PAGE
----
Caveat Lector

A repectful warning to the prospective user of virtual screening

Despite numerous successes, virtual screening retains important weaknesses and continues to be challenging to use even for "good" targets. For certain types of projects (details below), virtual screening is unlikely to be successful, in our view. This is one reason why we always have a frank discussion about the pros and cons of a project before we agree to start.

Without being exhaustive, here are some cases where we are inclinded to discourage the client from pursuing a virtual screening project with us. For example:

  1. The binding site is a protein-protein binding interface and/or there does not appear to be a deep invagination in the putative binding site.
  2. The experimental assay is unreliable.
  3. There is evidence that the binding site can radically change shape, and/or and the nature of this change has not been fully characterized, e.g. P450s.
  4. The ligand-protein interaction is controlled more by electronics than by sterics, e.g., Fe coordination in NO-synthases.

While not complete "show stoppers", we would strongly caution our client to reconsider the project if any of these conditions were true. Sometimes, by working together, the project can be modified to have a higher likelihood of success - for example, by targeting an alternative site on the protein or by delaying the work until a crystal structure becomes available, as appropriate.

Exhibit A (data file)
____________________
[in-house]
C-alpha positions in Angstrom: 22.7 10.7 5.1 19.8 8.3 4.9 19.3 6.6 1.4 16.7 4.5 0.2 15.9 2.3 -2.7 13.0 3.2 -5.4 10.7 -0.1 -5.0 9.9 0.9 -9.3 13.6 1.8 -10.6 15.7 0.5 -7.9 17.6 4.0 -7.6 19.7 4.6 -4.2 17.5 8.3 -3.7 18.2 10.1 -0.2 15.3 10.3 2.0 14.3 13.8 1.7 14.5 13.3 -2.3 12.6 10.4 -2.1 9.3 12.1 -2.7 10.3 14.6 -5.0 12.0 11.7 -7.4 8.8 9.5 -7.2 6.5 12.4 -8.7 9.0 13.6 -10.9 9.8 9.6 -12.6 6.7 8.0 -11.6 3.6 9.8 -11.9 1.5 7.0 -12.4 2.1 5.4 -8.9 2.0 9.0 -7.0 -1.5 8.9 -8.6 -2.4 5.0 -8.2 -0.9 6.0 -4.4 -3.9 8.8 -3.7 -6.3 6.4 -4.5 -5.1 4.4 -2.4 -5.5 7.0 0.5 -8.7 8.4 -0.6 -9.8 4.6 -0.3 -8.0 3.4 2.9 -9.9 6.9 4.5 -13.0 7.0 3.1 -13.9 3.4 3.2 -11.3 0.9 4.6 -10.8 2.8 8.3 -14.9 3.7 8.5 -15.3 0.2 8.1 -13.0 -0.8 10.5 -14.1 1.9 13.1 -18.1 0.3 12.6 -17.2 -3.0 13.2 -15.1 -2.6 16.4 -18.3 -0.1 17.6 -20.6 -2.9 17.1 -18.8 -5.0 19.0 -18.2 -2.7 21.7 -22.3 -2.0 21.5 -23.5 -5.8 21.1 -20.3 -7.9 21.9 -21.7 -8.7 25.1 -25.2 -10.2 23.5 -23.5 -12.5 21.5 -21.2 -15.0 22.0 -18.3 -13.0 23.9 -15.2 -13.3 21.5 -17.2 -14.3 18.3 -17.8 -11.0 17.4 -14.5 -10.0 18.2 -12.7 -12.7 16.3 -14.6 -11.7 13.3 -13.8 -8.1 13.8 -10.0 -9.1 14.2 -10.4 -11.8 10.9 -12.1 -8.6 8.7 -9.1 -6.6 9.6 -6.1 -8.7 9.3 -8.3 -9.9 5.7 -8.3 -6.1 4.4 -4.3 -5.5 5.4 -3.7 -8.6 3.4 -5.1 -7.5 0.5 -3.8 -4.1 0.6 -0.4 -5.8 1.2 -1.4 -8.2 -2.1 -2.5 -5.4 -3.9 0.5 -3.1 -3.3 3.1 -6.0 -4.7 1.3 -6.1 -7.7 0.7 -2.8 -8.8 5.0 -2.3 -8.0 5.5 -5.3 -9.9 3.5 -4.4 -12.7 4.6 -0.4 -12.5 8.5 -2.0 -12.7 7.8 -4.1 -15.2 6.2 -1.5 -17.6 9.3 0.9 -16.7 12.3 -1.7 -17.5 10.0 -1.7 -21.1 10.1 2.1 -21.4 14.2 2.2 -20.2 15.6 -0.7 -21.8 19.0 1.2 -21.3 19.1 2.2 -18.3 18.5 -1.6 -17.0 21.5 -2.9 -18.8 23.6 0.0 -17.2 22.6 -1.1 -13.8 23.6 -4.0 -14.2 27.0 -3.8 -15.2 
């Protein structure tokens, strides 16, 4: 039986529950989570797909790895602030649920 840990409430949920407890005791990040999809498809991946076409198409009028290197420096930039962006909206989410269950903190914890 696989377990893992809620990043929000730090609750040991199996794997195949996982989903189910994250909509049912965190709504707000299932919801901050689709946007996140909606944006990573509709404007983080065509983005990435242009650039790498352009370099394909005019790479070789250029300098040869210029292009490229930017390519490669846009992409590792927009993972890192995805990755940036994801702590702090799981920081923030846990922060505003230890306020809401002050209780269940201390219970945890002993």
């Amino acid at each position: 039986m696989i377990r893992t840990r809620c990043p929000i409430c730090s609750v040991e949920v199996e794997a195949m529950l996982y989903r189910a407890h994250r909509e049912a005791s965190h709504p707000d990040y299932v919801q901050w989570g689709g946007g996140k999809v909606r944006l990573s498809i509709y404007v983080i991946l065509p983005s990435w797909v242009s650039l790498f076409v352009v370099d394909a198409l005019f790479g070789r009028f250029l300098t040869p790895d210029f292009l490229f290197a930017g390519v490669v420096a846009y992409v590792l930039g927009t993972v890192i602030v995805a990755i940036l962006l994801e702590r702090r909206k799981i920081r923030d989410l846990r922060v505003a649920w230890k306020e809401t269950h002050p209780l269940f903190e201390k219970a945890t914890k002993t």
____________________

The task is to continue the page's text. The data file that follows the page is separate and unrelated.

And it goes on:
In other cases, while we do not outright reject going forward with a virtual screening campaign, we caution our client that the project is particularly challenging. For example:

  1. There are no known binders for the site.
  2. Assay data are contractictory or confusing, leading to speculation that the assay results cannot be trusted.
  3. The site is so big that even a 500 Dalton small molecule does not fill it completely.
  4. The site is very hydrophobic, with few polar "handles" for specificity.
  5. The only available structure is a homology model or NMR structure, and there is some concern that the model of the binding site may be unreliable.
  6. The binding site is on a protein domain interface.
  7. A reasonable model of the known binders in putative binding site cannot be built.

In these cases, we may still be prepared to proceed with the project, but we would advise our client to obtain additional or corroborating experimental evidence as soon as possible, to help guide the project.

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